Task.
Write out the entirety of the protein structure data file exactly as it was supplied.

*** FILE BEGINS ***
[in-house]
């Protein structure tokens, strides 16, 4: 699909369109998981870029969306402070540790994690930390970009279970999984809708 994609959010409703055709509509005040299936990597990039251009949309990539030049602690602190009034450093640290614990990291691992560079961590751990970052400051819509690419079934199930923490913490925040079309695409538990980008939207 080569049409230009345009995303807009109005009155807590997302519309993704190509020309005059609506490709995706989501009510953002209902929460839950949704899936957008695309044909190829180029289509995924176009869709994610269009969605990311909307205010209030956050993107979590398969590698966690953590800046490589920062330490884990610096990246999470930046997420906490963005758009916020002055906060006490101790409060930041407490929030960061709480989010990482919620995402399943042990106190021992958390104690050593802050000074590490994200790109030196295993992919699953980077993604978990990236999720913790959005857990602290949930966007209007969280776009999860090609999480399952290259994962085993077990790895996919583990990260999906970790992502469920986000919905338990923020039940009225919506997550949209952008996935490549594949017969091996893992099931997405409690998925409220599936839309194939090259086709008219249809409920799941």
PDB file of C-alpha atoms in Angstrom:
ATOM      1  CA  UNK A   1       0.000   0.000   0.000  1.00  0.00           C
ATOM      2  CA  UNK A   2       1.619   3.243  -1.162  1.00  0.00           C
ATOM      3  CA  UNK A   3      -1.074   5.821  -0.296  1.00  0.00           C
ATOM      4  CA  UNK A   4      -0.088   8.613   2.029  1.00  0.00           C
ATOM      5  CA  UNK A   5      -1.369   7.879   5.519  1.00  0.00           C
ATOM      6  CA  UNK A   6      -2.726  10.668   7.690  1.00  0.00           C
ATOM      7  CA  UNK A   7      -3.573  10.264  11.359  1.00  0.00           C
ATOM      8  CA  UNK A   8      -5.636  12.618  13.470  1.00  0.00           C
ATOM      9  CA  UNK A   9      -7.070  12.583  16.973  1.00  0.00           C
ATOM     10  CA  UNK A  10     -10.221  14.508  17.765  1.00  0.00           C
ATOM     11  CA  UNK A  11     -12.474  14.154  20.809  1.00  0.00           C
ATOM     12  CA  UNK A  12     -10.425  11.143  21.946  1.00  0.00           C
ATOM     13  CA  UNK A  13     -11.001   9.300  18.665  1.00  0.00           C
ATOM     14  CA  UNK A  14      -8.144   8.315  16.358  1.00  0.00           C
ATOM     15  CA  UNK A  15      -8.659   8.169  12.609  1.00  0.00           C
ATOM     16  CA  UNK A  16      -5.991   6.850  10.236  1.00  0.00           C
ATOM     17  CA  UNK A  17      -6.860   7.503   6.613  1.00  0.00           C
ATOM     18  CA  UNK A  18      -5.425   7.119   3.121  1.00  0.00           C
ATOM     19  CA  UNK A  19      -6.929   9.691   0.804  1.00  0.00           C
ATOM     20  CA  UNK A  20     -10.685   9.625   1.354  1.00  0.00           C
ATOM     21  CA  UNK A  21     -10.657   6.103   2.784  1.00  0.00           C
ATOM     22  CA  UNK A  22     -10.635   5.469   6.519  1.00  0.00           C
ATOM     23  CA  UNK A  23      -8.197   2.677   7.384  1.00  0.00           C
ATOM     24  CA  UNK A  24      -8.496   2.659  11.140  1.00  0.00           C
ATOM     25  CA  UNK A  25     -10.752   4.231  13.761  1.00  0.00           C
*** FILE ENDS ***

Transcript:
[in-house]
């Protein structure tokens, strides 16, 4: 699909369109998981870029969306402070540790994690930390970009279970999984809708 994609959010409703055709509509005040299936990597990039251009949309990539030049602690602190009034450093640290614990990291691992560079961590751990970052400051819509690419079934199930923490913490925040079309695409538990980008939207 080569049409230009345009995303807009109005009155807590997302519309993704190509020309005059609506490709995706989501009510953002209902929460839950949704899936957008695309044909190829180029289509995924176009869709994610269009969605990311909307205010209030956050993107979590398969590698966690953590800046490589920062330490884990610096990246999470930046997420906490963005758009916020002055906060006490101790409060930041407490929030960061709480989010990482919620995402399943042990106190021992958390104690050593802050000074590490994200790109030196295993992919699953980077993604978990990236999720913790959005857990602290949930966007209007969280776009999860090609999480399952290259994962085993077990790895996919583990990260999906970790992502469920986000919905338990923020039940009225919506997550949209952008996935490549594949017969091996893992099931997405409690998925409220599936839309194939090259086709008219249809409920799941």
PDB file of C-alpha atoms in Angstrom:
ATOM      1  CA  UNK A   1       0.000   0.000   0.000  1.00  0.00           C
ATOM      2  CA  UNK A   2       1.619   3.243  -1.162  1.00  0.00           C
ATOM      3  CA  UNK A   3      -1.074   5.821  -0.296  1.00  0.00           C
ATOM      4  CA  UNK A   4      -0.088   8.613   2.029  1.00  0.00           C
ATOM      5  CA  UNK A   5      -1.369   7.879   5.519  1.00  0.00           C
ATOM      6  CA  UNK A   6      -2.726  10.668   7.690  1.00  0.00           C
ATOM      7  CA  UNK A   7      -3.573  10.264  11.359  1.00  0.00           C
ATOM      8  CA  UNK A   8      -5.636  12.618  13.470  1.00  0.00           C
ATOM      9  CA  UNK A   9      -7.070  12.583  16.973  1.00  0.00           C
ATOM     10  CA  UNK A  10     -10.221  14.508  17.765  1.00  0.00           C
ATOM     11  CA  UNK A  11     -12.474  14.154  20.809  1.00  0.00           C
ATOM     12  CA  UNK A  12     -10.425  11.143  21.946  1.00  0.00           C
ATOM     13  CA  UNK A  13     -11.001   9.300  18.665  1.00  0.00           C
ATOM     14  CA  UNK A  14      -8.144   8.315  16.358  1.00  0.00           C
ATOM     15  CA  UNK A  15      -8.659   8.169  12.609  1.00  0.00           C
ATOM     16  CA  UNK A  16      -5.991   6.850  10.236  1.00  0.00           C
ATOM     17  CA  UNK A  17      -6.860   7.503   6.613  1.00  0.00           C
ATOM     18  CA  UNK A  18      -5.425   7.119   3.121  1.00  0.00           C
ATOM     19  CA  UNK A  19      -6.929   9.691   0.804  1.00  0.00           C
ATOM     20  CA  UNK A  20     -10.685   9.625   1.354  1.00  0.00           C
ATOM     21  CA  UNK A  21     -10.657   6.103   2.784  1.00  0.00           C
ATOM     22  CA  UNK A  22     -10.635   5.469   6.519  1.00  0.00           C
ATOM     23  CA  UNK A  23      -8.197   2.677   7.384  1.00  0.00           C
ATOM     24  CA  UNK A  24      -8.496   2.659  11.140  1.00  0.00           C
ATOM     25  CA  UNK A  25     -10.752   4.231  13.761  1.00  0.00           C